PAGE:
The first of eight speed cameras in Surrey and North Delta were activated this week – and they will ticket speeding drivers, even when going through a green light.
The Ministry of Public Safety and Solicitor General said Monday (July 29) that five of the 35 previously announced speed cameras have now been activated in the Lower Mainland.
In Surrey, an intersection safety camera (ISC) is now operational at 152nd Street at King George Boulevard.
The four other activated cameras include two in Vancouver (Granville Street at W King Edward Avenue and Kingsway at Victoria Drive), one in Burnaby (Kingsway at Boundary Road) and one in Pitt Meadows (Lougheed Highway at Old Dewdney Trunk Road).
Each of the upgraded ISC locations will include “new, prominent signs have been installed to warn approaching drivers about the enhanced intersection speed enforcement.”
“If you drive like a normal person, you won’t get a ticket. Drive like a self-entitled jerk, you’ll get a ticket,” said Mike Farnworth, Minister of Public Safety and Solicitor General, on Monday. “So if the danger to yourself and others, or the big warning signs are not enough of a deterrent, we hope that the tickets will be and that everybody will be safer with the result of these cameras going in.”
The upgraded cameras, according to the ministry will “capture the images of the fastest vehicles passing through monitored intersections of red, yellow and green lights.”
The images and data will then be “further reviewed” by ISC officers, “who will verify the information and confirm that a charge can be laid under the Motor Vehicle Act.”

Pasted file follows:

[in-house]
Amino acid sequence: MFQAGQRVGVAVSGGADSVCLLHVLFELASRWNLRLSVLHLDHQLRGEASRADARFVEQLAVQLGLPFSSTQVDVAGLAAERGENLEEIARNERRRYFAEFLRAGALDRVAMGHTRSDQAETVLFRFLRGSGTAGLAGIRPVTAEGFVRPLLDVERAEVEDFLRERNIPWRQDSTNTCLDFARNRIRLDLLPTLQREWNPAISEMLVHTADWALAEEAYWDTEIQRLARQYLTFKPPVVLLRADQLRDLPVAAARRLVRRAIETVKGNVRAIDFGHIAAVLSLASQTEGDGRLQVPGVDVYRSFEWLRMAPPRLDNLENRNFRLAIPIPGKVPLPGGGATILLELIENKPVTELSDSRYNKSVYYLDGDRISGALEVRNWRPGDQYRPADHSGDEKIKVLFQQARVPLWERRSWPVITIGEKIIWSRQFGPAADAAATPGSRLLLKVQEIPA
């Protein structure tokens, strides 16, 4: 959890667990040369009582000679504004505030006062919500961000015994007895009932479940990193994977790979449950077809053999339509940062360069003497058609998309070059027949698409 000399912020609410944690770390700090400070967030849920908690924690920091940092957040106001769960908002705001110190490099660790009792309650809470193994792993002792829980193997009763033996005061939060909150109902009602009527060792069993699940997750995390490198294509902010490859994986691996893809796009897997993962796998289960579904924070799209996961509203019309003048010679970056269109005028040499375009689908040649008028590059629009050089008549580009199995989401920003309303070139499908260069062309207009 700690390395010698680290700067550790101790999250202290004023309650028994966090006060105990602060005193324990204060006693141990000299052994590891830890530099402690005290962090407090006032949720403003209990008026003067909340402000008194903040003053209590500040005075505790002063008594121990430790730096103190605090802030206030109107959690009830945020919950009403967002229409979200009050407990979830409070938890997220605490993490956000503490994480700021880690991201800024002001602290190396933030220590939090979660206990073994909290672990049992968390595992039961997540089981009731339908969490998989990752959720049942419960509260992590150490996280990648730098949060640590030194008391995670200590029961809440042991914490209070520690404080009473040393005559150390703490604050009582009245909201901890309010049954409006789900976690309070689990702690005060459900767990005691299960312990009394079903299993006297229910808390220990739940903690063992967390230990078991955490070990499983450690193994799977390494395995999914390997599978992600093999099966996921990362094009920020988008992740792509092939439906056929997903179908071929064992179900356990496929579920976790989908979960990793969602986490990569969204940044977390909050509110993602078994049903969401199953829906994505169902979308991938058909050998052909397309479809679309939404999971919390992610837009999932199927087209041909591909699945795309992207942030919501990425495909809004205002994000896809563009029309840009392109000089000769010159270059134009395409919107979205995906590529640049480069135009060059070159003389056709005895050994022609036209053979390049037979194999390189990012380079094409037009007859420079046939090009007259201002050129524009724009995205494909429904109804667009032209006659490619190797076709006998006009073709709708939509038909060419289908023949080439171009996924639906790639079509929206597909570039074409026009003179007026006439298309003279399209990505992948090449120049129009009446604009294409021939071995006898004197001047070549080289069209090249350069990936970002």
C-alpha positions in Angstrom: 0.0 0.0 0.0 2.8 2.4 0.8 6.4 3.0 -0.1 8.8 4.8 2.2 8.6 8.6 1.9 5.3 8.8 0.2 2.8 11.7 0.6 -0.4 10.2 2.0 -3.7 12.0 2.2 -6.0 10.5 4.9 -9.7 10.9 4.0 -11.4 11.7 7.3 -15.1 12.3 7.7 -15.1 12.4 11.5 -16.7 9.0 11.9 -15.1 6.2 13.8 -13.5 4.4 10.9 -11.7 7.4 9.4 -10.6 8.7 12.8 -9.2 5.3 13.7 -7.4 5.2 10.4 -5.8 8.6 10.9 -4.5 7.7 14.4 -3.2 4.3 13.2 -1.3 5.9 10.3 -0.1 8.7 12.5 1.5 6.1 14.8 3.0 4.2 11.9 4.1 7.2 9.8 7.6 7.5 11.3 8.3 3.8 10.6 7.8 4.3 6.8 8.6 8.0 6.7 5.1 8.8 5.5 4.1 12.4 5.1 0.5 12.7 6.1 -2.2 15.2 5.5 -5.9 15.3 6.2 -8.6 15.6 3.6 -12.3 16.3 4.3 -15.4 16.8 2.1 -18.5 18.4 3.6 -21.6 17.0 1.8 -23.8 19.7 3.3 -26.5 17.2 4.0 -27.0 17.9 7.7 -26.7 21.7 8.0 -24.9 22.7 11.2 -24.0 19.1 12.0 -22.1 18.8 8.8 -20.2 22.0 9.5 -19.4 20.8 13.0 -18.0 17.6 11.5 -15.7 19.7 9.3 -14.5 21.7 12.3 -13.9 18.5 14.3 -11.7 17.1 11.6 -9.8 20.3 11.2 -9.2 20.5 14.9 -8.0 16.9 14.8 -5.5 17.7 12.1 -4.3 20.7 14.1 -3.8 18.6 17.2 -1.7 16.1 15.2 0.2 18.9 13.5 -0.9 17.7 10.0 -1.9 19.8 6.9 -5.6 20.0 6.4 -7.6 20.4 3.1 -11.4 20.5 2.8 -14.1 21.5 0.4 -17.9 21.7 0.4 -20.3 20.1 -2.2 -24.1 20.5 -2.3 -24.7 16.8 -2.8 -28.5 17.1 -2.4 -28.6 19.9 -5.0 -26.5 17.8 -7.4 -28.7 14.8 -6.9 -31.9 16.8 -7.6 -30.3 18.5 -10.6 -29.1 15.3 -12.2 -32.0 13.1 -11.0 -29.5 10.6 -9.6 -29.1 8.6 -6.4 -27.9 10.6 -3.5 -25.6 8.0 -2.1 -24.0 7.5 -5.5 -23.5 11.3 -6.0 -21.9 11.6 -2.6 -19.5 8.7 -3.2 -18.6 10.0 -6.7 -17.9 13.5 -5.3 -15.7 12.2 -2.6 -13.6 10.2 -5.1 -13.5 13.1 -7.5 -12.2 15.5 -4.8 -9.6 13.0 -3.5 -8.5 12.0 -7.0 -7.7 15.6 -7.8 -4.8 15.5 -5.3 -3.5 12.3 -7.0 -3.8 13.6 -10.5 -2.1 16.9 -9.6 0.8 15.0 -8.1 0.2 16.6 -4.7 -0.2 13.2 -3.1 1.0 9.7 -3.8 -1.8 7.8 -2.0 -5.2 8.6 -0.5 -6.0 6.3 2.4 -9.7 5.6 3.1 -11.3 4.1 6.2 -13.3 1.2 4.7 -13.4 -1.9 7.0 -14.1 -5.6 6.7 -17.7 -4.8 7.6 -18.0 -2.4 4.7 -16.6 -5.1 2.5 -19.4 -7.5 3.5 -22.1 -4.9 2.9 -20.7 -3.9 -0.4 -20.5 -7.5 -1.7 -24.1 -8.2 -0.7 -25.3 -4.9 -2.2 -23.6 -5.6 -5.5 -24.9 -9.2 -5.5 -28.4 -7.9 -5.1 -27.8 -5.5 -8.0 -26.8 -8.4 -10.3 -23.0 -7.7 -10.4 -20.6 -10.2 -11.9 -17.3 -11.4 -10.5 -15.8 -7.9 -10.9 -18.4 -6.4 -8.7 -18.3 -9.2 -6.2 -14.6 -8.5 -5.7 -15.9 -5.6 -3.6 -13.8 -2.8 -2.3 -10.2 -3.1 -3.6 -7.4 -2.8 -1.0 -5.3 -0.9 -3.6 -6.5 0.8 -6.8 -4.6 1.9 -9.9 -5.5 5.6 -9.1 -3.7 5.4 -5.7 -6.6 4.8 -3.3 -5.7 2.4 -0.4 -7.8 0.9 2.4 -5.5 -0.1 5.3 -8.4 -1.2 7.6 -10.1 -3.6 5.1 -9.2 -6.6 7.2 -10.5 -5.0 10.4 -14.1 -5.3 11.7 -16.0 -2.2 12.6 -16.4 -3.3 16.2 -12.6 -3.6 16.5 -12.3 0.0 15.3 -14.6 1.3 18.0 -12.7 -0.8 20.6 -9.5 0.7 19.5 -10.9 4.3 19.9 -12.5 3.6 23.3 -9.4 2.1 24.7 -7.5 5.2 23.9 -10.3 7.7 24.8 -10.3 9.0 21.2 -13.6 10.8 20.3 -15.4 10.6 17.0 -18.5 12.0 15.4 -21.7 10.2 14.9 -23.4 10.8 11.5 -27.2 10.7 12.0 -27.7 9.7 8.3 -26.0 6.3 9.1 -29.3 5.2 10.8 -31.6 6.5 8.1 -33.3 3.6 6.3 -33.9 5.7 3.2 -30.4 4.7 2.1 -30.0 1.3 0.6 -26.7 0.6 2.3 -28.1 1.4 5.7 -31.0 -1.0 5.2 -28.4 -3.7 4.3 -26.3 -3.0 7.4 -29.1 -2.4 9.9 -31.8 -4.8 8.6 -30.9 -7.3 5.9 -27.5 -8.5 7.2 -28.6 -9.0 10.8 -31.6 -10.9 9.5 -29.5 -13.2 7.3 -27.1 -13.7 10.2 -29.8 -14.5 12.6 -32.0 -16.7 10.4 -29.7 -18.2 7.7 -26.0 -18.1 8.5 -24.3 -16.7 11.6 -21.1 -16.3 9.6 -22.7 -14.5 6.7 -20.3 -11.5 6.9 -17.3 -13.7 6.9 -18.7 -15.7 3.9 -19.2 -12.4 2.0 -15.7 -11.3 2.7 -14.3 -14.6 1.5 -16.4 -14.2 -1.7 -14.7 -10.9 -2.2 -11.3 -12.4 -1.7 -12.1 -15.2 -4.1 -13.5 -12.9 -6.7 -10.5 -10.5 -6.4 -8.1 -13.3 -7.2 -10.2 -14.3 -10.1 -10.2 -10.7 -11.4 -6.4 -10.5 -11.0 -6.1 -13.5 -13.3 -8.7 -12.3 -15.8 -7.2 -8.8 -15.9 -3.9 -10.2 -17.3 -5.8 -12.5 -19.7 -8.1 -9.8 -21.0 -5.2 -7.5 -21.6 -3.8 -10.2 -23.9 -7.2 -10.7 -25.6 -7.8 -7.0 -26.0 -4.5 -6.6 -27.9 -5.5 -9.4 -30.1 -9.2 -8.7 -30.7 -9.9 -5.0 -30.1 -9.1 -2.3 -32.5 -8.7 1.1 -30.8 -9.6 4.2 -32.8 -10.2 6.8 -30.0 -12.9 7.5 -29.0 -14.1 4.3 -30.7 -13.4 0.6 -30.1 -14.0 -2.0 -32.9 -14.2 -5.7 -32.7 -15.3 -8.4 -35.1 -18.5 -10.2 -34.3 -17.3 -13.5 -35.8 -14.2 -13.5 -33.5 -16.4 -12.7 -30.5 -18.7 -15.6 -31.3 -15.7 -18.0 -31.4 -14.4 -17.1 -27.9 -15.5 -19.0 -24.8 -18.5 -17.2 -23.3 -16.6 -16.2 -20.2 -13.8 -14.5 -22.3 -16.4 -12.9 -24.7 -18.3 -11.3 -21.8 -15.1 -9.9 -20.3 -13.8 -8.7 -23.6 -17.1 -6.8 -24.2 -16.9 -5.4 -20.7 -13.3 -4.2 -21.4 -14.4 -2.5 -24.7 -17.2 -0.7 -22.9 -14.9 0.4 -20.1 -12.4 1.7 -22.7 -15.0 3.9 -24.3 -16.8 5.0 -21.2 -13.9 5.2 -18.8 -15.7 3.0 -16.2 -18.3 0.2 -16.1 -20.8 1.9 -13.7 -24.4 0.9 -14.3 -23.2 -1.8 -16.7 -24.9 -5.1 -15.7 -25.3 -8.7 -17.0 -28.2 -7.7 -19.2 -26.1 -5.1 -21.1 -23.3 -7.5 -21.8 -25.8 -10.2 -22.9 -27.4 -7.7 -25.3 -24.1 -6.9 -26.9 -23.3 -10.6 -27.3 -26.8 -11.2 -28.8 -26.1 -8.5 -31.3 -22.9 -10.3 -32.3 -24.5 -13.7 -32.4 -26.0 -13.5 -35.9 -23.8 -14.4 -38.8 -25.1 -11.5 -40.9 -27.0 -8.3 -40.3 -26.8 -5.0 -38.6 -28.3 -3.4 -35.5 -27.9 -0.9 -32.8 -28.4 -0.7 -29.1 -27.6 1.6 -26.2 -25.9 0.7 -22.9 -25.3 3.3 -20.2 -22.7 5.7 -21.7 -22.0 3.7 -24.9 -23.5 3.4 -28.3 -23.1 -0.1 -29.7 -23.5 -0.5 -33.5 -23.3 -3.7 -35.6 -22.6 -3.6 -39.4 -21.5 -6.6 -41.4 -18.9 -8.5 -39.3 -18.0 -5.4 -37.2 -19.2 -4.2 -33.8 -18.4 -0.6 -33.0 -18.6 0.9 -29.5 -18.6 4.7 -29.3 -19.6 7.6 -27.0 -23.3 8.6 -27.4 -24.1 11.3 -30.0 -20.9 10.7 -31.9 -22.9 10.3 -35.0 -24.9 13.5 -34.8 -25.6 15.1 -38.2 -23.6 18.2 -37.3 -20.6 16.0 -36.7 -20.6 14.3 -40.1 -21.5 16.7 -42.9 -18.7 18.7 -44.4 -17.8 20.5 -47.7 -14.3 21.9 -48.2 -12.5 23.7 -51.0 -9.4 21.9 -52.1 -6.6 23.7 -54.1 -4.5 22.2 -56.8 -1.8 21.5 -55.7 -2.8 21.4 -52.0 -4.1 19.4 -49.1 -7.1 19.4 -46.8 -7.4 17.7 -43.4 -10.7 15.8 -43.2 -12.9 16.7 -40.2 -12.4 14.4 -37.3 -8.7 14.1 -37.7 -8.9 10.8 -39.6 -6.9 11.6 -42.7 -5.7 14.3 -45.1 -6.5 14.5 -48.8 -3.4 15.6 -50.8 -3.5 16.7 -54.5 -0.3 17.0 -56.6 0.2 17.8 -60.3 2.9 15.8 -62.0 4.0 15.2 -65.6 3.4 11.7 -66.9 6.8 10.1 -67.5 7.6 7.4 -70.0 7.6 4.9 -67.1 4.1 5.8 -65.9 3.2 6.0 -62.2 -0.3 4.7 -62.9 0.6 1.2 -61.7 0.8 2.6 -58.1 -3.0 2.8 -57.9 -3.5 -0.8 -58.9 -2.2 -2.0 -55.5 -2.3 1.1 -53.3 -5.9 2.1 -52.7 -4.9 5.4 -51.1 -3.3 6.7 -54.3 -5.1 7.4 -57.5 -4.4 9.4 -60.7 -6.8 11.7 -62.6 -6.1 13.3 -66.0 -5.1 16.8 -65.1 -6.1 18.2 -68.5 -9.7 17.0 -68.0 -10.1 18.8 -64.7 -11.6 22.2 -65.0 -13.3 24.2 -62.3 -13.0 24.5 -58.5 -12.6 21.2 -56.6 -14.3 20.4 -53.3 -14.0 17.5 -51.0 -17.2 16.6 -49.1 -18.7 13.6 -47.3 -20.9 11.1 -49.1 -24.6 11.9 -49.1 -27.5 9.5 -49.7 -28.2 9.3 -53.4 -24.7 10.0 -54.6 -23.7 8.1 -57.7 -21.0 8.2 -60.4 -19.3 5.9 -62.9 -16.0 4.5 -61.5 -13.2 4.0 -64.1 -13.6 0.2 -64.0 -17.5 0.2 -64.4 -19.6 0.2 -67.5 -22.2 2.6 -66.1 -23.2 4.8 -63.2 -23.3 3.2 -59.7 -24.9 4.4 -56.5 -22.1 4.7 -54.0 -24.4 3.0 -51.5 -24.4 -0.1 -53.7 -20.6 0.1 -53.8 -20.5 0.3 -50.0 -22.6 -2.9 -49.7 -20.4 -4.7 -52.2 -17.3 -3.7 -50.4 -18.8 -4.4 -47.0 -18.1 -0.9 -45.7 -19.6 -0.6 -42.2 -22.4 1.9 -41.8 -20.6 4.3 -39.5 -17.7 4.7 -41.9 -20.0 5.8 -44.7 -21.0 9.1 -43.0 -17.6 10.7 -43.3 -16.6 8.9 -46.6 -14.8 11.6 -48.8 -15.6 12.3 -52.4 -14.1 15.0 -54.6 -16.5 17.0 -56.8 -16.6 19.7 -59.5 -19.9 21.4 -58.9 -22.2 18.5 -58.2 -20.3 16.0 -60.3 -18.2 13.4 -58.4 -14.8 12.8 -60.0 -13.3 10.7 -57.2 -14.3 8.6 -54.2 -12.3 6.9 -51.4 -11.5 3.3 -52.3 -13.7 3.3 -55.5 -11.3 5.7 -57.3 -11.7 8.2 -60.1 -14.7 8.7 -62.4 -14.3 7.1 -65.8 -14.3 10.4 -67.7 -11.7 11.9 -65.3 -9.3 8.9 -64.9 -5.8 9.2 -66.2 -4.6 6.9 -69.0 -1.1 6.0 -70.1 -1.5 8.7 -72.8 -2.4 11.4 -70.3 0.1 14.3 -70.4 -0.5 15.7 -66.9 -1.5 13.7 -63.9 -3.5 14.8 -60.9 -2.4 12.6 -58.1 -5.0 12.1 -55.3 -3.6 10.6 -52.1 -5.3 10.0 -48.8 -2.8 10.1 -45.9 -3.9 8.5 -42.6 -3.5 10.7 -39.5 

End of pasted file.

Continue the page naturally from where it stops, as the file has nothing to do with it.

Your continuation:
However, the provincial government still hasn’t announced what the speed threshold will be.
Farnworth said the registered owner of the alleged speeding vehicle will get a ticket “in a matter of days.”
“If you fly through on a red light, you’ll get two tickets — one for each offense.”
In July, the ministry began testing the cameras in several intersections, including 152nd Street at 96th Avenue. Signs and the camera were also installed at 64th Avenue at 152nd Street.
The ministry says the additional 30 cameras will be phased in by spring 2020.
— Lauren Collins (@laurenpcollins1) July 9, 2019
In May, the provincial government announced that 35 safety intersection cameras would be “tweaked to slow the worst leadfoots.”
The eight Surrey/North Delta intersections are:
z 128th Street at 88th Avenue
z 152nd Street at 96th Avenue
z 152nd Street at King George Boulevard
z 64th Avenue at 152nd Street
z 96th Avenue at 132nd Street
z King George Boulevard at 104th Avenue
z King George Boulevard at 80th Avenue
z Nordel Way at 84th Avenue
When the upgraded cameras were announced, Farnworth said that to “discourage high speeds” at the location, government and police wouldn’t be disclosing the speed threshold that will trigger the new cameras.
The ministry says this is “consistent with every other Canadian jurisdiction using automated speed enforcement,” but added that depending on continued monitoring of the ISC program and evaluation of road safety outcomes, “this threshold may change in the future.”
Previously, criminal defence lawyer Sarah Leamon said she thinks it will be “inevitable” that someone will challenge a ticket in court.
On Monday, Farnworth said the provincial government’s lawyers have gone through the legislation and are “confident” it will stand up to any legal challenges.
However, Farnworth said, “Any time there is a change in terms of enforcement, whether it’s for speeding or alcohol or drugs, there will always be a legal challenge.
The ministry says the government has completed its analysis of speed and crash data for the 140 Intersection Safety Camera program sites that are currently equipped with red-light cameras.
Of the 140 intersections, 35 were identified as having “the greatest potential for further safety gains through automated speed enforcement.”
On average, according to the ministry, the ISC program intersections have 84 crashes each year.
Between 2012 and 2016, according to the ministry, the ISC sites “reported an average of 10,500 vehicles a year going at least 30 kilometres per hour over the posted speed limit, as detected by red-light cameras.”